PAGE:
Caring for Your Senior Aged Dog
Pet ownership carries with it the responsibility of being proactive in health care. There are certain steps that you may take to prevent health problems. We recommend the following.
1. Have your dog examined annually unless there are health problems in which case he/she should be examined more frequently.
2. Keep vaccinations current.
3. Brush teeth daily.
4. Maintain on heartworm preventative year round and topical flea preventative during flea season.
5. Feed a high quality diet as recommended by your veterinarian.
6. Brush coat frequently to keep from matting.
7. Clip toenails as often as weekly to prevent overgrowth.
8. Keep plenty of fresh water available and monitor its consumption.
9. Weigh your dog on the same scale and record results at least every 60 days.
Early Signs of Disease
As your dog ages it becomes more important to watch for signs of disease. Some of these are so minor that they may not seem significant. However, our goal is to diagnose and treat diseases in their early stages when the success rate is much higher. Present him/her for an examination when any of the following occur:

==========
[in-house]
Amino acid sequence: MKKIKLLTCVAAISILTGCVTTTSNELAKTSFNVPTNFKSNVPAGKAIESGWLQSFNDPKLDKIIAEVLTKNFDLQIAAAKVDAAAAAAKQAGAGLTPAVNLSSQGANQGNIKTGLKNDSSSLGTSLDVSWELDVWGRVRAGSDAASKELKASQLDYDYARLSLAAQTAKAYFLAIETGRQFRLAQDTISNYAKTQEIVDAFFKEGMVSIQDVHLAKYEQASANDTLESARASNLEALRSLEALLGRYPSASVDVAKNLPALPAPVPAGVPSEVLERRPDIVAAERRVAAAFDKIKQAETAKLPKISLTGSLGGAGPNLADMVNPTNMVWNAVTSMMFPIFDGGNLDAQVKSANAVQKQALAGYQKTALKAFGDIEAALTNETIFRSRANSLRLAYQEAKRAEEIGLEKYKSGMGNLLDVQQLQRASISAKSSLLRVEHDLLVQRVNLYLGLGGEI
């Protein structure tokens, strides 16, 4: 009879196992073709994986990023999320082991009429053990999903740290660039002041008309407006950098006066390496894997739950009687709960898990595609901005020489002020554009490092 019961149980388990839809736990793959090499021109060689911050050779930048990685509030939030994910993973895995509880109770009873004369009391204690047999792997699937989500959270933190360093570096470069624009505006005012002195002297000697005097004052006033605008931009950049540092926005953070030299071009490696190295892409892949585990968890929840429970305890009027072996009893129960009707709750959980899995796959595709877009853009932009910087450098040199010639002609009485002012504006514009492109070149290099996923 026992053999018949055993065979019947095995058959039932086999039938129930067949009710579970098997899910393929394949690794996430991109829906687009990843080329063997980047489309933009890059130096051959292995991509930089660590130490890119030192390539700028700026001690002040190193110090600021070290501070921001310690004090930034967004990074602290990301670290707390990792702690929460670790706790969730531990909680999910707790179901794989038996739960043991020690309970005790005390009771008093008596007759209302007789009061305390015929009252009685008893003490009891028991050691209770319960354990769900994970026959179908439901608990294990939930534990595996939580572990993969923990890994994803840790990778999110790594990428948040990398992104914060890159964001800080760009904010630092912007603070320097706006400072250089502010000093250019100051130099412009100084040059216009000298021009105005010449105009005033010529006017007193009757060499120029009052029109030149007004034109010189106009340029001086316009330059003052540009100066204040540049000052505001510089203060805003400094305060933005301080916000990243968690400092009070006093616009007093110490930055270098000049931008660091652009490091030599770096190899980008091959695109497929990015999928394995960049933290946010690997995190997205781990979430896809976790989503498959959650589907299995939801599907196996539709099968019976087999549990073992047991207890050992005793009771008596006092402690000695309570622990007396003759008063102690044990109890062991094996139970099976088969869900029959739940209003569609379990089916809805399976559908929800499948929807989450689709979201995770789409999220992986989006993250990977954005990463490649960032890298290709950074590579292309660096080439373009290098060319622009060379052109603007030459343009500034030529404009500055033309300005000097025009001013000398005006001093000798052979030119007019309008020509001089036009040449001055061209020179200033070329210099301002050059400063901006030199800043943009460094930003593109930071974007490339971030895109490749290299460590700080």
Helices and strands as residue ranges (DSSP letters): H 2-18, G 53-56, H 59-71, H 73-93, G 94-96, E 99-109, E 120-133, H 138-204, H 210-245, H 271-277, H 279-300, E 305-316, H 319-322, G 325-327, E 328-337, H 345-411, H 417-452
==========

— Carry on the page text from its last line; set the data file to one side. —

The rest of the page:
1. Sustained increase in urination.
2. Weight loss.
3. Decrease in appetite or failure to eat for more than two consecutive days.
4. Repeated vomiting.
5. Diarrhea that lasts over 2 days.
6. Difficulty in passing stool or urine.
7. Lameness, limping or difficulty rising.
8. Masses, ulcerations (open sores), or multiple scabs on the skin that persist more than one week.
9. Foul mouth odor or drooling.
10. Increasing size of the abdomen.
11. Increasing inactivity or amount of time spent sleeping.
12. Patches of fur loss.
13. Breathing heavily or rapidly at rest.
14. Inability to chew or eat dry food.